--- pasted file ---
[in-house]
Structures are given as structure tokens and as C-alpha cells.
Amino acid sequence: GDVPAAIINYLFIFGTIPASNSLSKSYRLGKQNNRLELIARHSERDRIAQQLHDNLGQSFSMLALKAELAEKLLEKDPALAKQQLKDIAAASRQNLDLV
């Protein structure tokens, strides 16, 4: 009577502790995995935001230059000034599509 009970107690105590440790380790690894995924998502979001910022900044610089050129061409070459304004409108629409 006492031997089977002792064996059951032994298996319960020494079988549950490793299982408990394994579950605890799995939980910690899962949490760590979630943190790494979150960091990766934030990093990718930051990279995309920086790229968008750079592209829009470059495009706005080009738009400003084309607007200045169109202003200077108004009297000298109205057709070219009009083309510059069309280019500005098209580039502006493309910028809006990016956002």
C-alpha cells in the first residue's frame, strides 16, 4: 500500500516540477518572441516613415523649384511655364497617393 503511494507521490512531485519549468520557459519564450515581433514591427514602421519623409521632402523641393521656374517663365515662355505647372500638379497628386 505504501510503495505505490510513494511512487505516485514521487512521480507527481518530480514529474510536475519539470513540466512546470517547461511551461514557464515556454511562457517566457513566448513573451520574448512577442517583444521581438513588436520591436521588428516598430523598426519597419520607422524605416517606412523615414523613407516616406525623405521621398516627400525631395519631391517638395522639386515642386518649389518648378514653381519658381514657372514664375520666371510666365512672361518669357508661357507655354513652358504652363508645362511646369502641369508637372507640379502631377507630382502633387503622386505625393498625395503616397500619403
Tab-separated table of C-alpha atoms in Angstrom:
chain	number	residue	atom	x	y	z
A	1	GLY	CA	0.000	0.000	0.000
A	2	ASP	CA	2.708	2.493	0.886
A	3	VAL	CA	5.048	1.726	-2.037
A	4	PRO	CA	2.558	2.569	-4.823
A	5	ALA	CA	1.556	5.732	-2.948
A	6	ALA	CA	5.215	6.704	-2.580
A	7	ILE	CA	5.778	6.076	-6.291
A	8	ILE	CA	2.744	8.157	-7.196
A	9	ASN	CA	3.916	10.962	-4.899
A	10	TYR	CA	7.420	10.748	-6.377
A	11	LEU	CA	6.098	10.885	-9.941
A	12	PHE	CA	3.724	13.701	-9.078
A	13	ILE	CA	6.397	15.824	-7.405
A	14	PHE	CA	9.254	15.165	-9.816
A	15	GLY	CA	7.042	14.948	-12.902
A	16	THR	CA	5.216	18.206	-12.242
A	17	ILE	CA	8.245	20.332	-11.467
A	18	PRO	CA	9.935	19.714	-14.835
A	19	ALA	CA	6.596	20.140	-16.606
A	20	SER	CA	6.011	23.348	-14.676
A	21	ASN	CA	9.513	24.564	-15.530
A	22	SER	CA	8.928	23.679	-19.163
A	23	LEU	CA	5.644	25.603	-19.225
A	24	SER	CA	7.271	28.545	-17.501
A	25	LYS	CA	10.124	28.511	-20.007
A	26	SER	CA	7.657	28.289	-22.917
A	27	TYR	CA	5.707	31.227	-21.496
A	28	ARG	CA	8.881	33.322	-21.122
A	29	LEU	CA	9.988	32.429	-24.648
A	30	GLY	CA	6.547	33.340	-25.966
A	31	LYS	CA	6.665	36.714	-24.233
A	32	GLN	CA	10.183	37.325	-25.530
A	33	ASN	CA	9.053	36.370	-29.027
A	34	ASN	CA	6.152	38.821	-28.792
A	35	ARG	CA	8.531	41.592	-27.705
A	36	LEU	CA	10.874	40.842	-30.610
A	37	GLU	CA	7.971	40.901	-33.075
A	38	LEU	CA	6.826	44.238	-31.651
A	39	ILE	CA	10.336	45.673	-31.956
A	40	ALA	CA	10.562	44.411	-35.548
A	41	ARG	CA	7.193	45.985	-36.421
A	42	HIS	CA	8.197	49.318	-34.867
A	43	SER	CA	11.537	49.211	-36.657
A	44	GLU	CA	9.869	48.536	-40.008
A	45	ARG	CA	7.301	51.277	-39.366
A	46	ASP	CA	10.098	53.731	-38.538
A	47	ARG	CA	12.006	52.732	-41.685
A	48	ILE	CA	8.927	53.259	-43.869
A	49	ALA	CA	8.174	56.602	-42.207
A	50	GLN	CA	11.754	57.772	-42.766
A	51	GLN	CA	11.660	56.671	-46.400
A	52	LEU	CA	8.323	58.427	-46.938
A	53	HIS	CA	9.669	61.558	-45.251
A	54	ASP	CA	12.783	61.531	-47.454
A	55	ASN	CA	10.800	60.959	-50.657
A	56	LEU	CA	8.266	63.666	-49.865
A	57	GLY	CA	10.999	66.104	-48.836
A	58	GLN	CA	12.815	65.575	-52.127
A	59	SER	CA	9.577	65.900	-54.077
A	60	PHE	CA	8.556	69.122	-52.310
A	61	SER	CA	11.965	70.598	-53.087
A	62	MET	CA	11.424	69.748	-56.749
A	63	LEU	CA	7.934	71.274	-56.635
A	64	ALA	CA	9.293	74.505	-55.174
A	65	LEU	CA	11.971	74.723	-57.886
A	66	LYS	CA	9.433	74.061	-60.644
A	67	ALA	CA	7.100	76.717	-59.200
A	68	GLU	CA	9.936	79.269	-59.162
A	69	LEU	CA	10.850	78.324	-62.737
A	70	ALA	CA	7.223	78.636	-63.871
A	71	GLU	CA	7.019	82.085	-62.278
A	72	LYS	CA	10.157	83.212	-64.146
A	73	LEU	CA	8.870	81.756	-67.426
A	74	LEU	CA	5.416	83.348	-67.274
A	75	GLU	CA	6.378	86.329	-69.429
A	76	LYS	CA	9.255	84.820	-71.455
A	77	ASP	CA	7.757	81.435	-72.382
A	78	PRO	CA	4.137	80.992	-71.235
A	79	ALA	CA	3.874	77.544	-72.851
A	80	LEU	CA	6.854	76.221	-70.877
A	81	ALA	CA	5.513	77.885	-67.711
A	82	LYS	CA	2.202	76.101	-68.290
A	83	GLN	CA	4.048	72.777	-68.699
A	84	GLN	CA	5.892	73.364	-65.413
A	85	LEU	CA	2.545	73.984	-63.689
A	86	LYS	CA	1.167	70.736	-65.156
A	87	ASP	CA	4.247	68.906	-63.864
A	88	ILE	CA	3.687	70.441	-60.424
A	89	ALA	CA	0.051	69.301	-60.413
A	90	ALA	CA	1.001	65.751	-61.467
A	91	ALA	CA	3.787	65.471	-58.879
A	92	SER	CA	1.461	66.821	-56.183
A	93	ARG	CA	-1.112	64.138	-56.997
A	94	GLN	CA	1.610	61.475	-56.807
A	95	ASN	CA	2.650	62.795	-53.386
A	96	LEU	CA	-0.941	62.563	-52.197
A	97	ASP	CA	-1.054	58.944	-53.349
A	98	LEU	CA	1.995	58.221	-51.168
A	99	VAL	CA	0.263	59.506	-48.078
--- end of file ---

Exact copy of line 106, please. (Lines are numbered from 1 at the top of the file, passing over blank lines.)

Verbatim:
A	99	VAL	CA	0.263	59.506	-48.078